Artwork by Heloisa Flores

The Electricity Club had a compilation released by Amour Records gathering some of the best music from the last 10 years and reached No2 in the German POPoNAUT charts.

It will be interesting to see if the high standard of electronic pop will be maintained or whether the influx of deluded poor quality artists will contaminate the bloodline.

So The Electricity Club ends the decade with a complimentary comment by a punter after TEC006 who had also been to TEC004: “You don’t put on sh*t do you…”

May the supreme talent rise and shine… you know who you are 😉


THE ELECTRICITY CLUB Contributor Listings of 2019

PAUL BODDY

Best Album: UNDERWORLD Drift Series 1
Best Song: MOLINA Venus
Best Gig: RAMMSTEIN at Milton Keynes MK Bowl
Best Video: SCALPING Chamber
Most Promising New Act: SCALPING


IAN FERGUSON

Best Album: NO-MAN Love You To Bits
Best Song: NO-MAN Love You To Shreds
Best Gig: RAMMSTEIN at Stadion Slaski Chorzow
Best Video: RAMMSTEIN Deutschland
Most Promising New Act: IMI


SIMON HELM

Best Album: PAGE Fakta För Alla
Best Song: PAGE Fakta För Alla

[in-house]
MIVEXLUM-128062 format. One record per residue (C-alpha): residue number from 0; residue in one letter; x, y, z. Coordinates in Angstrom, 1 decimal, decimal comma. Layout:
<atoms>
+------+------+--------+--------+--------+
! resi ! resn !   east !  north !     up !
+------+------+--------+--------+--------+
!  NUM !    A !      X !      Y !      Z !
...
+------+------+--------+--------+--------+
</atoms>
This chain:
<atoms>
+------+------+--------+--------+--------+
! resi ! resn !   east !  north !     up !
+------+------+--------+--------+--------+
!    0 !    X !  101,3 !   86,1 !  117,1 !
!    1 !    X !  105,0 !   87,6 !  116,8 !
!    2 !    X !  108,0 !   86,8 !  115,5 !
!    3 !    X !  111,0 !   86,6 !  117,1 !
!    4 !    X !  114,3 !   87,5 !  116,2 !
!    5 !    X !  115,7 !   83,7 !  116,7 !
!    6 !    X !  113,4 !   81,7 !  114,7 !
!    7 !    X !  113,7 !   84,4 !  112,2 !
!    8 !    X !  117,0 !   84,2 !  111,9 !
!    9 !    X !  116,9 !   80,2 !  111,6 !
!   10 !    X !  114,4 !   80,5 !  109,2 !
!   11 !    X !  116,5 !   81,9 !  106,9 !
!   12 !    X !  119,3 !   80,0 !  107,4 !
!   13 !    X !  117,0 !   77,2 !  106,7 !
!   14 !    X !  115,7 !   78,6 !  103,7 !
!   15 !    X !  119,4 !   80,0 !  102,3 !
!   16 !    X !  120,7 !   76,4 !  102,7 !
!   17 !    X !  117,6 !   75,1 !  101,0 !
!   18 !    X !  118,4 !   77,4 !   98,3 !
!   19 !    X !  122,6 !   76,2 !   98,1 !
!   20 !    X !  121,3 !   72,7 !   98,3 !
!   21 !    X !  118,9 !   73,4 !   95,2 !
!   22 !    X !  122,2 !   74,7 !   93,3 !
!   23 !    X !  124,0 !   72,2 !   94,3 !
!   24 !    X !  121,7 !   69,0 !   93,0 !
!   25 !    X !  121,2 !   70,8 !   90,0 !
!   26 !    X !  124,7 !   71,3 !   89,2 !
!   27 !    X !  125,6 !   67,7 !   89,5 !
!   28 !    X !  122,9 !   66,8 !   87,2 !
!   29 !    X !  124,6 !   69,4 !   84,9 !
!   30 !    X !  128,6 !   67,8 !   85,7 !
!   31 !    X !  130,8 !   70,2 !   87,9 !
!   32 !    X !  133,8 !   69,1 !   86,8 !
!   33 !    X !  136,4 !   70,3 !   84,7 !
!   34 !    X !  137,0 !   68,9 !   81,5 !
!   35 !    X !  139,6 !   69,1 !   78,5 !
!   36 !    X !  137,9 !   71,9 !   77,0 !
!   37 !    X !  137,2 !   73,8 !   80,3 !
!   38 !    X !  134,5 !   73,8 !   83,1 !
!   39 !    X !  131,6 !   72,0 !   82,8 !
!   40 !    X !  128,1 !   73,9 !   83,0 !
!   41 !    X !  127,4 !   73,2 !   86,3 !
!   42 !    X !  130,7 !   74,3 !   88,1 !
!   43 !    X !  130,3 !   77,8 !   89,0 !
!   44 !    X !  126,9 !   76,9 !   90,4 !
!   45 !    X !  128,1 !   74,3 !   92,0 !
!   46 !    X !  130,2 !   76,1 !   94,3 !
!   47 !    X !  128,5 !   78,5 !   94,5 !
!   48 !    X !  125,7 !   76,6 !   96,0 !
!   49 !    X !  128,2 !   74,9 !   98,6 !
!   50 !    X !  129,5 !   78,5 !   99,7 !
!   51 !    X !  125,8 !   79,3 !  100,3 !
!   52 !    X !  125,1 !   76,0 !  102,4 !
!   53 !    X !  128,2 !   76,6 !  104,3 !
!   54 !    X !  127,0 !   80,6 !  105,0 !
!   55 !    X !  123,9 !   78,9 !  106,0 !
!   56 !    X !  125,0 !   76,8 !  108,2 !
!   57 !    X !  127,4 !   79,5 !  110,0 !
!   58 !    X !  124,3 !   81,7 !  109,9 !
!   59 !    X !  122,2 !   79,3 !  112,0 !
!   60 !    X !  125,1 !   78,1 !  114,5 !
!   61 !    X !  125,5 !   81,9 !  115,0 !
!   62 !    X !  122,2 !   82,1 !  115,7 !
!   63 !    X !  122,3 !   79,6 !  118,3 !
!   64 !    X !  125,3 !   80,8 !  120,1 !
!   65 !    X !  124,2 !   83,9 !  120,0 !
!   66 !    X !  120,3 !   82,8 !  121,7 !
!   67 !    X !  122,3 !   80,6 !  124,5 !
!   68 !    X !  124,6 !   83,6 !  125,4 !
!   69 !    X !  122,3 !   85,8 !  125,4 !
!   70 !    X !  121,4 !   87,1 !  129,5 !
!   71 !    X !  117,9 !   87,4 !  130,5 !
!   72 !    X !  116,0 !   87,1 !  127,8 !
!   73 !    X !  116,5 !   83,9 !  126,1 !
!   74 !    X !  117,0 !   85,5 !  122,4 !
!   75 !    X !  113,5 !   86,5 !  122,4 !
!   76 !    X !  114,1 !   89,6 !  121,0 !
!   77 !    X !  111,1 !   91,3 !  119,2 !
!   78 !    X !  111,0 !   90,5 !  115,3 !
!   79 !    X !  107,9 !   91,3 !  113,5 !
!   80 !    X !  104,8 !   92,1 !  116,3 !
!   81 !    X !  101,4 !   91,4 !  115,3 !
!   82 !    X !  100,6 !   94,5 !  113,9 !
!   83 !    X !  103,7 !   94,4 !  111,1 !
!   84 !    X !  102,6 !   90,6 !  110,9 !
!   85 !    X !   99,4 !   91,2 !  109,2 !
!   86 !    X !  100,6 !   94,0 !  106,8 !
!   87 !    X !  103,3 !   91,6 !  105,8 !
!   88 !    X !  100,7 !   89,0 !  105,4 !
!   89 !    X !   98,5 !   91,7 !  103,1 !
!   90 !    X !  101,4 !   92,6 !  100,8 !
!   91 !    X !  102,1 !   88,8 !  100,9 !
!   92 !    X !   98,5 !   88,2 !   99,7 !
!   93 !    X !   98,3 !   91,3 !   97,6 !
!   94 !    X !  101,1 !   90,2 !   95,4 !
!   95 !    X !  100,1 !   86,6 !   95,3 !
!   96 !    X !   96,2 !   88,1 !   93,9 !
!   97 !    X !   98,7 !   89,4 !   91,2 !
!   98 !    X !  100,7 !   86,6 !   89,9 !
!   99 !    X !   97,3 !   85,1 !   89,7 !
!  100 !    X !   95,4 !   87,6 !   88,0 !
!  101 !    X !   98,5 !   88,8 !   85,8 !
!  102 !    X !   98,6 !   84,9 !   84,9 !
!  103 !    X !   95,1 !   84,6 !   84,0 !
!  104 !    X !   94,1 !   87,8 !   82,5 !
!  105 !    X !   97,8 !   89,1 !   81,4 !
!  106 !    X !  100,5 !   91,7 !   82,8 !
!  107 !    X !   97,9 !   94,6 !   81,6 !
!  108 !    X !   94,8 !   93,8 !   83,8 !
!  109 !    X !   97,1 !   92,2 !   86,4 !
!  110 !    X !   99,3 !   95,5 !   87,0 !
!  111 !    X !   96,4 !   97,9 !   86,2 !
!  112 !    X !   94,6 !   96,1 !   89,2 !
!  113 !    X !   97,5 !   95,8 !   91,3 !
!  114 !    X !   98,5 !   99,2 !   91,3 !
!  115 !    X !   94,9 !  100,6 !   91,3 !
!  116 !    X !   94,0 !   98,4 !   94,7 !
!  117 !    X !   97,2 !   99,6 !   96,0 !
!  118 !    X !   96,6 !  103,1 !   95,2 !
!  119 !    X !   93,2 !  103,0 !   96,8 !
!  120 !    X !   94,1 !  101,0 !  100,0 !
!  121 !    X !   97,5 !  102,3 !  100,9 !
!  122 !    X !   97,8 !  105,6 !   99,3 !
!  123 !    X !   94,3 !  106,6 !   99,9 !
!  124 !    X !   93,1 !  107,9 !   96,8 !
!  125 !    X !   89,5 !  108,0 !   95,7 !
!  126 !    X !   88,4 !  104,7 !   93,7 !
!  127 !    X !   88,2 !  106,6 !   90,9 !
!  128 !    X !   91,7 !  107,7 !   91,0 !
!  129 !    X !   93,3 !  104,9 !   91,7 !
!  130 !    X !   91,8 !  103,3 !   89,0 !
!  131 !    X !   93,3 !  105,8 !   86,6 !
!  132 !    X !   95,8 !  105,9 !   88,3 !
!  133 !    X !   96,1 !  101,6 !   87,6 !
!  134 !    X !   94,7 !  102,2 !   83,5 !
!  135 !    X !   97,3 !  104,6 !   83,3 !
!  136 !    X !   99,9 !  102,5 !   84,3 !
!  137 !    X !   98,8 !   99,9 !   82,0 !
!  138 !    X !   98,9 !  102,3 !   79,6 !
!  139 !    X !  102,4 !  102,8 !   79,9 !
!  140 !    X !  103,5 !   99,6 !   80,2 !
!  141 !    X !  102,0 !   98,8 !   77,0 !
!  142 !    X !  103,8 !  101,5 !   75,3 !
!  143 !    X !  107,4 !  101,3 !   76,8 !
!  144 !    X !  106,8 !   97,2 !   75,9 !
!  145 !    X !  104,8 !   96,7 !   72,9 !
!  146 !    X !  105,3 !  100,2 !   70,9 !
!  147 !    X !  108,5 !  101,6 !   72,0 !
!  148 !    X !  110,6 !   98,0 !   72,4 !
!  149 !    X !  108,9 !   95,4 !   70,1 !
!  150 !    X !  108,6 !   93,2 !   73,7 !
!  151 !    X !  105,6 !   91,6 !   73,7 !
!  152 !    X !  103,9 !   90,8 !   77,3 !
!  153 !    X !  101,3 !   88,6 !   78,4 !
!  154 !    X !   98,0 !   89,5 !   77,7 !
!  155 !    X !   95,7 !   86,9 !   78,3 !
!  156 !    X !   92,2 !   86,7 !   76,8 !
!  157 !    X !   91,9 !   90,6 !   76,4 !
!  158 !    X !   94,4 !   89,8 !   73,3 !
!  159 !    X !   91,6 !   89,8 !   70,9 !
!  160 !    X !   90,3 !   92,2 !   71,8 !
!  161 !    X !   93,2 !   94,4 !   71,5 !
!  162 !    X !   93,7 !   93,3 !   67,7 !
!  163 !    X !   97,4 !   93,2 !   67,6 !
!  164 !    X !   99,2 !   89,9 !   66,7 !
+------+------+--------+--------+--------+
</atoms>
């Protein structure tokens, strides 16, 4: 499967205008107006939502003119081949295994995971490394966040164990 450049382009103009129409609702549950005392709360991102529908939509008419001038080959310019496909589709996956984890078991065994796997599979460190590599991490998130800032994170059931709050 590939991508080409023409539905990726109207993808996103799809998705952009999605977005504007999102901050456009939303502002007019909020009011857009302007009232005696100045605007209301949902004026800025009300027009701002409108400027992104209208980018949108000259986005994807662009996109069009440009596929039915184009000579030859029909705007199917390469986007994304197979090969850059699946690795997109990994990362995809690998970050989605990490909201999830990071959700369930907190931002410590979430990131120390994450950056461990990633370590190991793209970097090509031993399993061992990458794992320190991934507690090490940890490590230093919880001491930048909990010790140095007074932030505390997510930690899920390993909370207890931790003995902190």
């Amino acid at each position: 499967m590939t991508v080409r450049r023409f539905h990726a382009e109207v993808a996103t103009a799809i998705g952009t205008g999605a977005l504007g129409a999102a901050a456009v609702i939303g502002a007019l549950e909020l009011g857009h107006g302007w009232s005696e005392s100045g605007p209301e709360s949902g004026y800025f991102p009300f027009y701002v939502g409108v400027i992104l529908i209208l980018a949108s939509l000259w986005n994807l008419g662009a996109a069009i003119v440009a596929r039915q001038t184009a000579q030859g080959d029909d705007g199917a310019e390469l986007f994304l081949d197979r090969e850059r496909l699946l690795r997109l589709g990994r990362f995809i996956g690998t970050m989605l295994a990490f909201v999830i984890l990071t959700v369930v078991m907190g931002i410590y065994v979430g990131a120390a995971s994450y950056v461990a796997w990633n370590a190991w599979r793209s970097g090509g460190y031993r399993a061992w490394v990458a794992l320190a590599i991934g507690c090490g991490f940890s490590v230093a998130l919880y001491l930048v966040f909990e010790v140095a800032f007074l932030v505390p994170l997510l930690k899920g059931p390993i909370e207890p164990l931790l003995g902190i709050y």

Best Gig: LAU NAU at London Cafe OTO
Best Video: LAU NAU Amphipoda on Buchla 200 at EMS Stockholm
Most Promising New Act: THE HIDDEN MAN


CHI MING LAI

Best Album: KNIGHT$ Dollar & Cents
Best Song: OMD Don’t Go
Best Gig: KITE at Stockholm Slaktkyrkan
Best Video: NIGHT CLUB Your Addiction
Most Promising New Act: IMI


RICHARD PRICE

Best Album: KNIGHT$ Dollar & Cents
Best Song: OMD Don’t Go
Best Gig: MIDGE URE + RUSTY EGAN at The London Palladium
Best Video: IMI Margins
Most Promising New Act: PLASMIC


MONIKA IZABELA TRIGWELL

Best Album: MECHA MAIKO Let’s
Best Song: KANGA Burn
Best Gig: DANA JEAN PHOENIX, KALAX + LEBROCK at London Zigfrid von Underbelly
Best Video: IONNALEE Open Sea
Most Promising New Act: PRIZM


Text by Chi Ming Lai with thanks to Ian Ferguson
16th December 2019